Curved smartphone screens are going to be the next hot thing — if you believe the likes of Samsung and LG.
The two Korean electronics companies have recently rolled the first curved-screen smartphones out to market. These devices will likely serve as precursors to phones with truly flexible displays. (Imagine a smartphone you could twist onto your wrist — talk about a smartwatch.)
LG was first out the gate with the G Flex, which builds on the company’s recent experience creating solid-yet-boring Android phones but adds a curved screen. It’s fast, sports a massive screen, and ticks off just about every check box for what you’d want in a powerful new Android phone.
But why does it have a curved screen? What exactly does it offer that our boring old flat phones don’t? That remains to be seen.
The good: It sure is a conversation starter
If there’s one thing the G Flex has going for it, it’s that it doesn’t look like any other smartphone around right now. When you’re surrounded by iPhones and Android look-alikes, sometimes it’s nice having a way to stand out from the crowd.
Heck, even big-screened phablets are becoming a common sight these days. If you truly want to look like a unique butterfly, then whipping out a curved screen phone may be your thing. (Then again, maybe we all need to stop attributing so much of our personal identity to our gadgets.)
The G Flex makes a strong impression from afar — on several occasions, complete strangers walked up to me on the subway just to take a closer look at it. Most were impressed by the phone’s shape, though few found it intriguing enough to give up their current smartphone.
Perhaps more interesting than the G Flex’s curved screen is the “self-healing” technology on its rear cover, which allows it to repair automatically minor nicks and scratches as if by magic. I tried scratching my G Flex slightly, and I definitely noticed that the scratching faded over time. Below, you can check out a more extreme test of the phone’s self-healing capabilities from YouTube gadget host Marques Brownlee (I didn’t feel comfortable trying to destroy a review model):
This sort of self-repairing technology is something we’ll likely see on many smartphones, tablets, and other gadgets over the next few years. Unfortunately, LG hasn’t divulged the specifics of how this self-healing technology works.
The bad: This curved screen doesn’t add much
For a phone that’s being marketed primarily for its curved screen, it’s kind of shocking how little LG takes advantage of it. Samsung at least made an effort with its Galaxy Round, which lets you view notifications by tapping one side of the phone. LG seems to think the curved screen is a selling point all on its own.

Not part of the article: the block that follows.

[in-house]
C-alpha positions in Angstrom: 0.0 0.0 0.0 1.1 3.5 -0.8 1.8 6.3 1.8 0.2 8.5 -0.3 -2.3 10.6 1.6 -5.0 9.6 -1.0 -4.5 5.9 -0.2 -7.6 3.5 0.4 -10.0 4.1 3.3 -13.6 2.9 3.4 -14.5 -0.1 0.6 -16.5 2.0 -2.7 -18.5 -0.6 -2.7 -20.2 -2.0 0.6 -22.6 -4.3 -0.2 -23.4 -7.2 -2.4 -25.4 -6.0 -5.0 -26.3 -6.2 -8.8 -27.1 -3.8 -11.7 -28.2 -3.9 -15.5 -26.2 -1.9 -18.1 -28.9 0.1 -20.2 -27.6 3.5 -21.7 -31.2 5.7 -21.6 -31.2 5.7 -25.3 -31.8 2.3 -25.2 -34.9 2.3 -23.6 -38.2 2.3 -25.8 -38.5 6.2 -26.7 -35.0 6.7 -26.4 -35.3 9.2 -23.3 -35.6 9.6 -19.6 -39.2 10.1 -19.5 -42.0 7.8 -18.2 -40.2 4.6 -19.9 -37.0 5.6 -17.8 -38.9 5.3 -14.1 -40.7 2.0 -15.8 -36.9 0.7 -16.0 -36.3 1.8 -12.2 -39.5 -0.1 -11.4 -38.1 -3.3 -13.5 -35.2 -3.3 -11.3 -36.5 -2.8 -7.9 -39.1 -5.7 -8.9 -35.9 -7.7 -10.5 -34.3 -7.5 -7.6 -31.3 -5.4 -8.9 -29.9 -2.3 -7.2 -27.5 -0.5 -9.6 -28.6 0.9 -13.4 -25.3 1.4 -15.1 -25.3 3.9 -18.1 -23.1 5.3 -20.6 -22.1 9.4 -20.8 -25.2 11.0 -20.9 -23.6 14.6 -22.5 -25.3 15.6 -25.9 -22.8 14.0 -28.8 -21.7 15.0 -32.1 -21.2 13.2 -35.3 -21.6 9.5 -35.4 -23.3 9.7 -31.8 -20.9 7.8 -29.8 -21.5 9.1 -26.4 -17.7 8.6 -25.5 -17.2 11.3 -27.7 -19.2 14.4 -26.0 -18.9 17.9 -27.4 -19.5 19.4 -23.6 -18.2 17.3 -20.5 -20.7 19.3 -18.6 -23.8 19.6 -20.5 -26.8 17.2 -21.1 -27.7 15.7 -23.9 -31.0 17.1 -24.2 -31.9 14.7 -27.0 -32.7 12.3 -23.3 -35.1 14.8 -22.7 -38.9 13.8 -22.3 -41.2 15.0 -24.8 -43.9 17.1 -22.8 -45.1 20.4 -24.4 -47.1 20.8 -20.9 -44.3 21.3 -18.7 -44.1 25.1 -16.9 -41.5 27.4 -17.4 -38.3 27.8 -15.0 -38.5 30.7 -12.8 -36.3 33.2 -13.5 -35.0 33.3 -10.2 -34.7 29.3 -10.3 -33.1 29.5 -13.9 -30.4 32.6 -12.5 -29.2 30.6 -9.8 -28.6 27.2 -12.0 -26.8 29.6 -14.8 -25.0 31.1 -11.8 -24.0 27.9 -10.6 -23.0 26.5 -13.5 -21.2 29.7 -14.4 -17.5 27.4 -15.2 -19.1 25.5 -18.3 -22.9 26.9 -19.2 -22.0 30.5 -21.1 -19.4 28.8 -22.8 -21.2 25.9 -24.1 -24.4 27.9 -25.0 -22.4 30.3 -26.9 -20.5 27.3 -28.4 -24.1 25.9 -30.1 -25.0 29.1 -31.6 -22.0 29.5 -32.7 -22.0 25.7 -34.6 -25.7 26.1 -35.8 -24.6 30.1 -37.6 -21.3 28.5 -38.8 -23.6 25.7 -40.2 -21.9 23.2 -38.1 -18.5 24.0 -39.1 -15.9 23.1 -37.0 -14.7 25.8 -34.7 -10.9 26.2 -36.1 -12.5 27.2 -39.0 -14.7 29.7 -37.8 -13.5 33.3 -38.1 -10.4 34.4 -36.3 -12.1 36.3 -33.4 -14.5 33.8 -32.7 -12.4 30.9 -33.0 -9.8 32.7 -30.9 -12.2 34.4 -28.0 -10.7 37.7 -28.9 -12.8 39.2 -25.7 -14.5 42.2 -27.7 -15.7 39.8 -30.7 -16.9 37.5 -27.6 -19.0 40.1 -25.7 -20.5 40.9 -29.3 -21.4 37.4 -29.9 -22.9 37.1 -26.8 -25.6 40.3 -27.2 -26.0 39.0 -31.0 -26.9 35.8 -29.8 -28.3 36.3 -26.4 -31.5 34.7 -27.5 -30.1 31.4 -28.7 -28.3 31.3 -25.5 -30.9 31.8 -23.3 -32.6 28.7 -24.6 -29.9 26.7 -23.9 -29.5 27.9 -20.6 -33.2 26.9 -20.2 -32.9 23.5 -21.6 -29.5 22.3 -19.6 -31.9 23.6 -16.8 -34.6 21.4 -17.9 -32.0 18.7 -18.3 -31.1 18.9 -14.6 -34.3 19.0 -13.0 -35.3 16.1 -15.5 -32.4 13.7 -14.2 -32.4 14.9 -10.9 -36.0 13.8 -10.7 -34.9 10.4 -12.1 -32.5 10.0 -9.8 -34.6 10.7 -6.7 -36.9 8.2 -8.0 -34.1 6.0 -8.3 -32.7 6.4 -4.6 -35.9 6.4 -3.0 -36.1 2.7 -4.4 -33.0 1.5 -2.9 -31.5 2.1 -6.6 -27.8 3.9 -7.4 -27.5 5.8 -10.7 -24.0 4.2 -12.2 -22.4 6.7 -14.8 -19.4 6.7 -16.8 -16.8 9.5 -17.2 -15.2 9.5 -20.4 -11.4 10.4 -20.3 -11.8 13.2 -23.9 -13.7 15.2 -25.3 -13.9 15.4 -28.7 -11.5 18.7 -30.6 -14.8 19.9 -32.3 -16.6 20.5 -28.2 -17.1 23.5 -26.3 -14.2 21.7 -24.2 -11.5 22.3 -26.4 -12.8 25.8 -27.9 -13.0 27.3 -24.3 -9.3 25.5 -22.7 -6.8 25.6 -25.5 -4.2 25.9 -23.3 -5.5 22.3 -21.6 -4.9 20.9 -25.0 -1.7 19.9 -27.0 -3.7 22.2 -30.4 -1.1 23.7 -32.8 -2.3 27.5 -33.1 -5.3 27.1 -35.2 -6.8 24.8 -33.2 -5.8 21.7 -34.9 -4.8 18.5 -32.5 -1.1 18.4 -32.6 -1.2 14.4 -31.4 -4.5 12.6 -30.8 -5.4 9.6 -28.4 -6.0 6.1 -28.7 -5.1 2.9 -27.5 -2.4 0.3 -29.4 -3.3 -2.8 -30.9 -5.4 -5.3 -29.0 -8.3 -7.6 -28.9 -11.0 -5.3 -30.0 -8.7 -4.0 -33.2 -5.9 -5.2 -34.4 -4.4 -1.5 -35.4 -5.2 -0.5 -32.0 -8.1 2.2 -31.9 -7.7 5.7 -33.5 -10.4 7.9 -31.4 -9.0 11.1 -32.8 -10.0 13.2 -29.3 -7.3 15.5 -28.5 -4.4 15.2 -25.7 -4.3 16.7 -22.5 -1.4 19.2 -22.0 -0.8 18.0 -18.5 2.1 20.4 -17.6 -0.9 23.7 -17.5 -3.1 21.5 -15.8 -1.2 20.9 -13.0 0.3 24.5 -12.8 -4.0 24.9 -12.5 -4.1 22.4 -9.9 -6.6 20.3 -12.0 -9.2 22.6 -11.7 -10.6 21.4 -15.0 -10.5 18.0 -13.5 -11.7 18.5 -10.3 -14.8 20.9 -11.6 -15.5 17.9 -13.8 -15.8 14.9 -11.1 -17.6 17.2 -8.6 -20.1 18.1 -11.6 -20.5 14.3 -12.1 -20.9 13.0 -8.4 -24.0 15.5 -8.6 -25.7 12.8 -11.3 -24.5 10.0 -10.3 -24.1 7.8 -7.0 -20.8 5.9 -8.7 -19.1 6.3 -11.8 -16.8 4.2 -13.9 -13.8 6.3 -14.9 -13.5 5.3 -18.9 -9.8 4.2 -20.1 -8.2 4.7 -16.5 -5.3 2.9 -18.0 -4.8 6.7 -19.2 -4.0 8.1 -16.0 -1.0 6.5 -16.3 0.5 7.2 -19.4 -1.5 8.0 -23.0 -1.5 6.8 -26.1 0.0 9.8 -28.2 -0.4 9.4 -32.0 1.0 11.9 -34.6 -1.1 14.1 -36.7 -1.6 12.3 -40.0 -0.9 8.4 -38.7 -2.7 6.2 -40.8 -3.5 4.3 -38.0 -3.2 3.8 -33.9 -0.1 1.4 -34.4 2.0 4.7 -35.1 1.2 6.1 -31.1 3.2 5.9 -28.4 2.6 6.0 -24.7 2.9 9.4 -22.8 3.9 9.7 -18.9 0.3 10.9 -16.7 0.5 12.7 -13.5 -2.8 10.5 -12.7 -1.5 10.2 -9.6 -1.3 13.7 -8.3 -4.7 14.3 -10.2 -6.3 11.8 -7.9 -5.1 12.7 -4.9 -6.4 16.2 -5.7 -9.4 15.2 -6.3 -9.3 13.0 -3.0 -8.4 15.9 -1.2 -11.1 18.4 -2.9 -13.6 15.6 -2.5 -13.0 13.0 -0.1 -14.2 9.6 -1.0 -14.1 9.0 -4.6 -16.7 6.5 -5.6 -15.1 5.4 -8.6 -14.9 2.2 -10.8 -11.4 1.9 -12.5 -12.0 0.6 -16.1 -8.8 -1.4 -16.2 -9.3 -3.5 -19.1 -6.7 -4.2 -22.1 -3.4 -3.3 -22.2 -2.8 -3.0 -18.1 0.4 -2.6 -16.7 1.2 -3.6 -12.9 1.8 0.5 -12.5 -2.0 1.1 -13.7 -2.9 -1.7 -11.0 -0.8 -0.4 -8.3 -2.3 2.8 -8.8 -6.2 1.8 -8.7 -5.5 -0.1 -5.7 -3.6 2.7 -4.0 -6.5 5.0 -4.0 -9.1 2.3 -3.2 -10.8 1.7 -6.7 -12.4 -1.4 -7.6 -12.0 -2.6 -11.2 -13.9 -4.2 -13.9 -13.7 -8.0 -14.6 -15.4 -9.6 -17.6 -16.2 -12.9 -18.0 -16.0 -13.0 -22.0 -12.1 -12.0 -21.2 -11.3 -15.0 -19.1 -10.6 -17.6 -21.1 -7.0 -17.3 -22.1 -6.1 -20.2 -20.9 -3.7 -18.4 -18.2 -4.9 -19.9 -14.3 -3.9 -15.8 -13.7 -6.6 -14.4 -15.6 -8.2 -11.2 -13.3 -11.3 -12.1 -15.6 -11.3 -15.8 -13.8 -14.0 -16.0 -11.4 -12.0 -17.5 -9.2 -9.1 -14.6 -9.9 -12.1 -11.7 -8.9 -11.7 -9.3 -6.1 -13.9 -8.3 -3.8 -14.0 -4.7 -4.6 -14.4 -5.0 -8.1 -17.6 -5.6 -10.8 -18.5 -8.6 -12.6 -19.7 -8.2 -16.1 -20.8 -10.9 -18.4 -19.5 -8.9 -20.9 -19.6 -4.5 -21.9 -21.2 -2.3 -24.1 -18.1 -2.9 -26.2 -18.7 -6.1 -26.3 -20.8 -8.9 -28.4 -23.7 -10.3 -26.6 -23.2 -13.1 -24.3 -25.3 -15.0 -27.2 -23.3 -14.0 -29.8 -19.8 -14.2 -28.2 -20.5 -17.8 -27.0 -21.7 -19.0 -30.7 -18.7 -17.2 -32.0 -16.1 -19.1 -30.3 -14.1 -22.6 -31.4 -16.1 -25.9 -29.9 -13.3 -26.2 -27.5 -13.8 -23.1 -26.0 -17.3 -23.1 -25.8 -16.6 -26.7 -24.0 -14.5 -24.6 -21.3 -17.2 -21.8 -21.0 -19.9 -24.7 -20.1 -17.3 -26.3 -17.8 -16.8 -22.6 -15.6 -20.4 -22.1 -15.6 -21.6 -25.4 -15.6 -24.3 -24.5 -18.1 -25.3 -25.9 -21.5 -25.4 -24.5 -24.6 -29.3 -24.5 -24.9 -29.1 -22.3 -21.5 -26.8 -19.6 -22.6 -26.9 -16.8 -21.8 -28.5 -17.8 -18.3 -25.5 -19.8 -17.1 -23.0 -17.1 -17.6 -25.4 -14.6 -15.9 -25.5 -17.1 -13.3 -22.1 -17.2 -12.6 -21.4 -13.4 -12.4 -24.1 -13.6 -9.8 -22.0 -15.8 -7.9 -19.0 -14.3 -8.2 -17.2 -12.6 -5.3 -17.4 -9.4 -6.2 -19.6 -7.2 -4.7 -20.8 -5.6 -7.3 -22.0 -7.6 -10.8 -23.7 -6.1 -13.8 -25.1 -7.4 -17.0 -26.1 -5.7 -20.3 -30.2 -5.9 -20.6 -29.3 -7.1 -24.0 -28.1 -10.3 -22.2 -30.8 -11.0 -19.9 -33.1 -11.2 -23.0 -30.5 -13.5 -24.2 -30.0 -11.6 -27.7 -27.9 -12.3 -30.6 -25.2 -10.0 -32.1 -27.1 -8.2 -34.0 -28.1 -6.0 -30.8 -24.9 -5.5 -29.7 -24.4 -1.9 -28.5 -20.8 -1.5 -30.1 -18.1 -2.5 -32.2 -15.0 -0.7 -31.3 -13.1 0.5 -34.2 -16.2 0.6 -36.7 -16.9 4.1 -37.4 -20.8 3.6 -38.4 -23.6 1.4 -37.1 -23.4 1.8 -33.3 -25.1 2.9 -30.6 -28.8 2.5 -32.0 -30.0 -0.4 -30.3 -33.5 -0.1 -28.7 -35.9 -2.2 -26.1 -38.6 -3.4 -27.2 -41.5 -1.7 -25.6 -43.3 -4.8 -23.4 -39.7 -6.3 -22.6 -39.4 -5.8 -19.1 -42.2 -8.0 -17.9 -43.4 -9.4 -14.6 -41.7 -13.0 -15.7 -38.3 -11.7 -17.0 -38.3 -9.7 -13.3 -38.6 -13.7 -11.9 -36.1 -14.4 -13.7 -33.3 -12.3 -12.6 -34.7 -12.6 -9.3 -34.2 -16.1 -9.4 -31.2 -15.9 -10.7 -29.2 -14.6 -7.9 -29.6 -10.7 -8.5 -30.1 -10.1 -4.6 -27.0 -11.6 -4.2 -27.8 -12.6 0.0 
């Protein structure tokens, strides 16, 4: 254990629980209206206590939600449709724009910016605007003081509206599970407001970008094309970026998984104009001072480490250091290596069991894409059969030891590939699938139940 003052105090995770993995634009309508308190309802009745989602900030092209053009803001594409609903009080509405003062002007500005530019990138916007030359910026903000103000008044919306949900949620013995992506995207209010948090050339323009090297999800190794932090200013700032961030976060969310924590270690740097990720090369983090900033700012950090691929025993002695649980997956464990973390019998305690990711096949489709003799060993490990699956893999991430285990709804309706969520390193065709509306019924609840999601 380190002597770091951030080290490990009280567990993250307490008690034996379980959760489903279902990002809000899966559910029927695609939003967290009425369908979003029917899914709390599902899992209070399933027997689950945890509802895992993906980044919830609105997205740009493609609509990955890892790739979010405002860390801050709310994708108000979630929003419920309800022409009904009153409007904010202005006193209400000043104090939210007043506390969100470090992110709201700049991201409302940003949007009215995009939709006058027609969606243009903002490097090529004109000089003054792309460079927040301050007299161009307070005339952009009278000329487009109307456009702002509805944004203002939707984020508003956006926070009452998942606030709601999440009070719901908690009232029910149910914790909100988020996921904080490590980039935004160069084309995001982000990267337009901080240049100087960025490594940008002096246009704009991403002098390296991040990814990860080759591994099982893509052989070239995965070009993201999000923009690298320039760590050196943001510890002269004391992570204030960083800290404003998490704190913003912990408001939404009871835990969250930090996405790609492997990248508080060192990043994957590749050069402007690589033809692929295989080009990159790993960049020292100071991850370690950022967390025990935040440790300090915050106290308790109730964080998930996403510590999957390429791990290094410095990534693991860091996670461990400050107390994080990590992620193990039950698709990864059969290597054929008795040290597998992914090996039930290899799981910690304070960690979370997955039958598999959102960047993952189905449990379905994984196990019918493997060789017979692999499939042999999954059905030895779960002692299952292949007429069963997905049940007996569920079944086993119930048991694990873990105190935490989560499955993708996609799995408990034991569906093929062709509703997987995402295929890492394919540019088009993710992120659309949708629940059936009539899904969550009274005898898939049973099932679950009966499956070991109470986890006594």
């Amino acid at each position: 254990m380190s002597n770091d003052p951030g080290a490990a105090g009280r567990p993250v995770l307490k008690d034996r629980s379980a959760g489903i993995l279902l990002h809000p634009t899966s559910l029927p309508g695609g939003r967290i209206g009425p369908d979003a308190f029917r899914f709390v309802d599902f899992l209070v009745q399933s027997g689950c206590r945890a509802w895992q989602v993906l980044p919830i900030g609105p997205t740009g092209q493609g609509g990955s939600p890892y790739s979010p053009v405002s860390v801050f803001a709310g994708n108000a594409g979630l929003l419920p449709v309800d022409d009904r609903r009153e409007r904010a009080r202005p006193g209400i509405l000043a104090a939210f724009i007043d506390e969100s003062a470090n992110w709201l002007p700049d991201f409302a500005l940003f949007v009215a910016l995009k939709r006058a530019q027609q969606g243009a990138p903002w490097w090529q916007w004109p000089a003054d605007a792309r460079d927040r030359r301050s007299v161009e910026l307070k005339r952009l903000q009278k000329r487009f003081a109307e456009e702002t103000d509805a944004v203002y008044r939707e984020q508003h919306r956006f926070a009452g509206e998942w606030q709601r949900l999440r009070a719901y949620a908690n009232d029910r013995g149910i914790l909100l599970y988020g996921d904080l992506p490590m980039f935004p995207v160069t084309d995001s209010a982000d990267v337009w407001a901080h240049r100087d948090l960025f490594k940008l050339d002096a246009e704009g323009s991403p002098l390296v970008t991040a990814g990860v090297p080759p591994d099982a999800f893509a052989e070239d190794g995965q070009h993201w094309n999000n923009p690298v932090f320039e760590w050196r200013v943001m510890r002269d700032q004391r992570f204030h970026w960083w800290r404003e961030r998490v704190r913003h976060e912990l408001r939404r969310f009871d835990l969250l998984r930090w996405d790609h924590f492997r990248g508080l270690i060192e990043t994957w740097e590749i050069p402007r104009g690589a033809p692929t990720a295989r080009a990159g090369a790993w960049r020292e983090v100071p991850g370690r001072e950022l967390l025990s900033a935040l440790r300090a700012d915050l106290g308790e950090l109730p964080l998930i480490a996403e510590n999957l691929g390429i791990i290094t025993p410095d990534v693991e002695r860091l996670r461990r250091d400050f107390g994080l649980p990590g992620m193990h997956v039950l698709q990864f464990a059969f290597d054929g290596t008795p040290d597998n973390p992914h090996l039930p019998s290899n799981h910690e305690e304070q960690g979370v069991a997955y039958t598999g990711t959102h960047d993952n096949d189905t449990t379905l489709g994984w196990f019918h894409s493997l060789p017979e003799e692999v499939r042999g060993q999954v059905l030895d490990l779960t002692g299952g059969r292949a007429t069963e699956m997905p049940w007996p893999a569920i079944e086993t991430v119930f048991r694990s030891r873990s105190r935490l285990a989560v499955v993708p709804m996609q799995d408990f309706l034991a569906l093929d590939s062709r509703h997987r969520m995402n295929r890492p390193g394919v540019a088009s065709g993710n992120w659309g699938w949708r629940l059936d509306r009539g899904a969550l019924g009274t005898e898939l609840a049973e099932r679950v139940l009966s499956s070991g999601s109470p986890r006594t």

Above: Notice how the Flex isn’t nearly as curved as LG’s initial renders of the phone.
What’s even worse is that the G Flex isn’t as curved as LG initially claimed. The first images of G Flex showed a far more extreme curve than the final units. That slight curve may actually make the phone more usable, but it undercuts much of the excitement many had for the G Flex initially. (Then again, this isn’t the first time marketing folks may have stretched the truth a bit.)
Once I got over the initial rush of using a curved screen smartphone (which primarily involved showing it off), I mostly forgot about the G Flex’s shape. Its contours make it better suited for holding up to your face and sitting in your pocket, but otherwise the G Flex’s curved screen doesn’t add much to the overall smartphone experience. It’s still running LG’s wonky Android skin, and it doesn’t have any features that make use of the curved display.
Up close, the G Flex looks a lot like your typical LG smartphone. The power and volume buttons are on the back, a confusing design move LG made last year to differentiate itself from the countless Android clones, and it is clothed in an uninspired grey case.
The G Flex comes in a massive 6-inch OLED screen size, though it only has a 720p HD resolution (most smartphones above 5 inches today offer 1080p HD screens). That means it doesn’t quite make it into Retina-display territory — at times, it was pretty easy to make out pixelation, something that feels almost archaic in this era of ultra-sharp smartphone screens. Still, the G Flex’s screen is bright and vivid, though it does take some time to get used to the curve.
The verdict: This is a curved prototype
The G Flex is a reminder of the biggest rule in buying consumer tech: Stay away from first-gen products. While it’s a solid Android phablet, its curved screen is more of a gimmick than anything truly useful.
I’m all for novelty gadgets, but when it’s something as important as a smartphone, I tend to fall on the pragmatic side of things. You’ve got far better options on the market (or coming soon) — Samsung’s Galaxy S5, HTC’s new upcoming One, and Samsung’s Note 3 if you want a phablet — and it’s clear that LG doesn’t know what to do with its curved screens just yet.
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